Kellwood Co. has inked a deal to acquire Adam, the six-year-old contemporary sportswear brand for men and women.
This story first appeared in the August 26, 2010 issue of WWD. Subscribe Today.
Terms of the transaction were not disclosed. Adam founder Adam Lippes will stay on at the brand.
In comparison to earlier deals such as Vince in October 2006 and Isis in January, Michael Kramer, chief executive officer and president of Kellwood, said Adam’s volume falls between the two.
“When we acquired Vince, it had annual wholesale volume of $30 million to $35 million. It will do $110 million to $115 million this year. We’re looking for more Vinces — firms in the upper and moderate price points that have room for growth as a brand. You can control your brand better in a wholesale environment, and you can complement your wholesale with other distribution channels in e-commerce and retail,” Kramer said, adding that Adam’s annual wholesale volume is around $20 million.
Lippes, who started his career at Polo Ralph Lauren in 1995 before working as creative director at Oscar de la Renta from 1996 to 2003, launched his own label, which was then known as adampluseve, in 2004. It offered an underwear-sportswear hybrid brand with a+dam for men and a+eve for women.
Transforming it into a full contemporary sportswear brand, the designer, who serves as creative director and ceo, renamed the brand as Adam Adam Lippes in 2007. Since then, it’s been rebranded as just Adam, with three freestanding stores. The line is also available at shopadam.com, and in more than 250 stores in 10 countries, including Intermix, Bergdorf Goodman, Neiman Marcus, Net-a-porter.com, Jeffrey New York, Harrods in London and Tsum in Moscow.
In 2007, Lippes found a financial investor in The Atelier Fund, founded by Marty Wikstrom and Dawn Mello and having as its principal investor Compagnie Financière Richemont SA. At the time, sources said Atelier paid about $9 million for a 49 percent stake in the brand.
“At this point, we have grown so much, even through such a hard economy, and I was looking for someone I could be synergistic with, someone who could help us take Adam to the next level…with more production, better sourcing, and retail and wholesale expansion worldwide,” Lippes said.
He declined to discuss the terms of the deal but said Kellwood purchased the company from him and Atelier. Atelier did not return calls for comment.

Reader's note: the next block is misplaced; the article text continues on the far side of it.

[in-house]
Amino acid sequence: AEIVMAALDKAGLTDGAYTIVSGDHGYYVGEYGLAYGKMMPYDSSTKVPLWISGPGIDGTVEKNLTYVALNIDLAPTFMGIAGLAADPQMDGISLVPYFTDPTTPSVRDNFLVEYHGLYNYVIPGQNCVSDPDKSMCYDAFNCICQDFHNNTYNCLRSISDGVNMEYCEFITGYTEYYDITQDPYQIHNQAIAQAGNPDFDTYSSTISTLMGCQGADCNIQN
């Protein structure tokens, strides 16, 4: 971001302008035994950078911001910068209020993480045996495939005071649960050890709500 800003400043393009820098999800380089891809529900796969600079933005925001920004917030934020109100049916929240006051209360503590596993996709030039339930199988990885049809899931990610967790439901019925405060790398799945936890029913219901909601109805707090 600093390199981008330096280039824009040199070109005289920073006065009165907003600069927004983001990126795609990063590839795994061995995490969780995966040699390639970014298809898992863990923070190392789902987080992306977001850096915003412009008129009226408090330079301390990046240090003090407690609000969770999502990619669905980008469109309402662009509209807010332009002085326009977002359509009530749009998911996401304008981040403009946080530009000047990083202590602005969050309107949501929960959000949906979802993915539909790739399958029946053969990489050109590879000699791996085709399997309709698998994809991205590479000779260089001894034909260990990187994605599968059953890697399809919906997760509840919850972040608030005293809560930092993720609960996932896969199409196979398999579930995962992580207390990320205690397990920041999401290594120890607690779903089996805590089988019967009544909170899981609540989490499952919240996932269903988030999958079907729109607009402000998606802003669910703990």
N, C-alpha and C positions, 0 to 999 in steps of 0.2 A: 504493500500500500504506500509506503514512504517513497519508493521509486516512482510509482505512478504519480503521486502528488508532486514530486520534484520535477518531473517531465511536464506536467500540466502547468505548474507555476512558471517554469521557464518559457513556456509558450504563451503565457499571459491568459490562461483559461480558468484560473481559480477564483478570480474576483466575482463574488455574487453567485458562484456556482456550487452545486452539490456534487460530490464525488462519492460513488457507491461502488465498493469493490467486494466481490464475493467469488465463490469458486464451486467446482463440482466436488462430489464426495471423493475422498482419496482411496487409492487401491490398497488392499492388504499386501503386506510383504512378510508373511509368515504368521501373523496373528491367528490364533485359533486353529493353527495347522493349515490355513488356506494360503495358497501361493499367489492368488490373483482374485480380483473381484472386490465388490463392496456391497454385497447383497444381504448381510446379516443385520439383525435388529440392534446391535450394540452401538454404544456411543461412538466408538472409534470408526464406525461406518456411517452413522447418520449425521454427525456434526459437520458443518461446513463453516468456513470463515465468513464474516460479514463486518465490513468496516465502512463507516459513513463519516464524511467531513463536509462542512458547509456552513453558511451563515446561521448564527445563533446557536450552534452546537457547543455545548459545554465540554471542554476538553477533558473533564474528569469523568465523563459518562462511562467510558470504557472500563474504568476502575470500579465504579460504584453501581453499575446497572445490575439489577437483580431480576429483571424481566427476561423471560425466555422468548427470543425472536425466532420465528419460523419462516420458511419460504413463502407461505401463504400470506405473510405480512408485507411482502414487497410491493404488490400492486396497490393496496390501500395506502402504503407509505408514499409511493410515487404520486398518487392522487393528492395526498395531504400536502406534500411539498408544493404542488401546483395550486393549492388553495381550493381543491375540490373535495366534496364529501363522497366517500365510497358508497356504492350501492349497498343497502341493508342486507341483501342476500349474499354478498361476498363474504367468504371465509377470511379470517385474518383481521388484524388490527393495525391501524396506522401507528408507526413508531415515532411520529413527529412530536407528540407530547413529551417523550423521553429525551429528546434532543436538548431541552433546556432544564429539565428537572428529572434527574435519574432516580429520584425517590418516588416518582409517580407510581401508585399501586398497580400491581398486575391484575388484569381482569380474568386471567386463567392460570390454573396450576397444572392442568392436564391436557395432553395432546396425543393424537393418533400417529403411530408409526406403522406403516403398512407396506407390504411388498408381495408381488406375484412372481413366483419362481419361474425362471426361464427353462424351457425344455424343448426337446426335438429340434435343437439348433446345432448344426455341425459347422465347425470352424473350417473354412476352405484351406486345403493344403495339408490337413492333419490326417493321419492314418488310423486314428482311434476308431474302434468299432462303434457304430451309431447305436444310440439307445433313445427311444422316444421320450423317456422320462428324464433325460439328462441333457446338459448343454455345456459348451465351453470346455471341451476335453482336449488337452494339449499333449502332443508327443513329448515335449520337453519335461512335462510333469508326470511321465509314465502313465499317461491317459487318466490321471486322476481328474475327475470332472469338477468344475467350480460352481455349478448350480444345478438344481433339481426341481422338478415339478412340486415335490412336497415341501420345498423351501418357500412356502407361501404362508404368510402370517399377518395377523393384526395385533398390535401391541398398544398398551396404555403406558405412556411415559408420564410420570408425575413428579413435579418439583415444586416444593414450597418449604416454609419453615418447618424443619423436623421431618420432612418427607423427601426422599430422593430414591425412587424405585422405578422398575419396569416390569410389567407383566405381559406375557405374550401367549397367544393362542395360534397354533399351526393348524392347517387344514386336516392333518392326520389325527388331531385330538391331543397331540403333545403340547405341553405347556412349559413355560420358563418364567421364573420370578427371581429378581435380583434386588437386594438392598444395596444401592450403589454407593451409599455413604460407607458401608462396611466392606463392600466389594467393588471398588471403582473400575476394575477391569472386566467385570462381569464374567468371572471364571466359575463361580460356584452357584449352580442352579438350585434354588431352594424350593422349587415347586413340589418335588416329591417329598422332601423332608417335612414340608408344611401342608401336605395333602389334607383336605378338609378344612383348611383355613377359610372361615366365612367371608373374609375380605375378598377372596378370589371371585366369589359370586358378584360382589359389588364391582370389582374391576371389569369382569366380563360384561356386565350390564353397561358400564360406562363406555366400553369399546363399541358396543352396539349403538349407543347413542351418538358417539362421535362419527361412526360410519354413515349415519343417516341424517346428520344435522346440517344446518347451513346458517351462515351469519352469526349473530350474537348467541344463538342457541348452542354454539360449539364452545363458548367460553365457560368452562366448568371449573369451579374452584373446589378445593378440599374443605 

As for his plans, Lippes said he was working on two secondary lines and expects to unveil details about them in January.
“I am looking forward to really integrating with Kellwood and everything they know how to do so well,” he said. “I think the scope of the business will change dramatically.
“Mike and I feel very strongly about freestanding retail, and I think we will really focus on that,” he added.
The acquisition is the latest in what Kramer described as an expansion strategy at Kellwood. Sun Capital Securities Group, a subsidiary of Sun Capital Partners Inc., purchased Kellwood for $762 million in February 2008. The acquisitions are structured so that Sun provides the funding, but it’s booked on Kellwood’s balance sheet.
Brian McGee, vice president at Sun Capital, said of Kellwood, “They have an excellent team, and we’re excited about their prospects on the organic side and on the acquisitions side.”
McGee said the two “work in tandem, and Sun provides resources when necessary.” Although Sun also helps with the due diligence, he said, “The Kellwood team decides on what they think is a good fit. Sun will provide input on structure and strategic direction.” Opportunities can arise either through queries to Sun or Kellwood.
There’s more to come.
Hot on the acquisition trail, Kramer said he spends about 50 to 60 percent of his time talking to brands and determining whether they would be a good fit under the Kellwood umbrella.
“Does the brand have growth potential? Does it have broad appeal to consumers? For us, we believe this is the right time to buy. The hardest part is not about the capital markets but whether the business or talent can take the brand to the next level when they partner with us,” Kramer said, regarding his key criteria for acquisition candidates.
“I want a portfolio with four or five embryonic brands that we can nurture and foster and hopefully help it become big. If I get one or two that hit it big, that would be a good batting average,” Kramer explained.
He’s been looking at firms with annual volume between $200 million and $300 million, as well as smaller firms similar to Adam. What Kramer is looking to do is marry Kellwood’s core operating expertise with great creative talent.
“If you can do that, you’re unstoppable…. Fasten your seat belt. We’re just getting started,” Kramer said.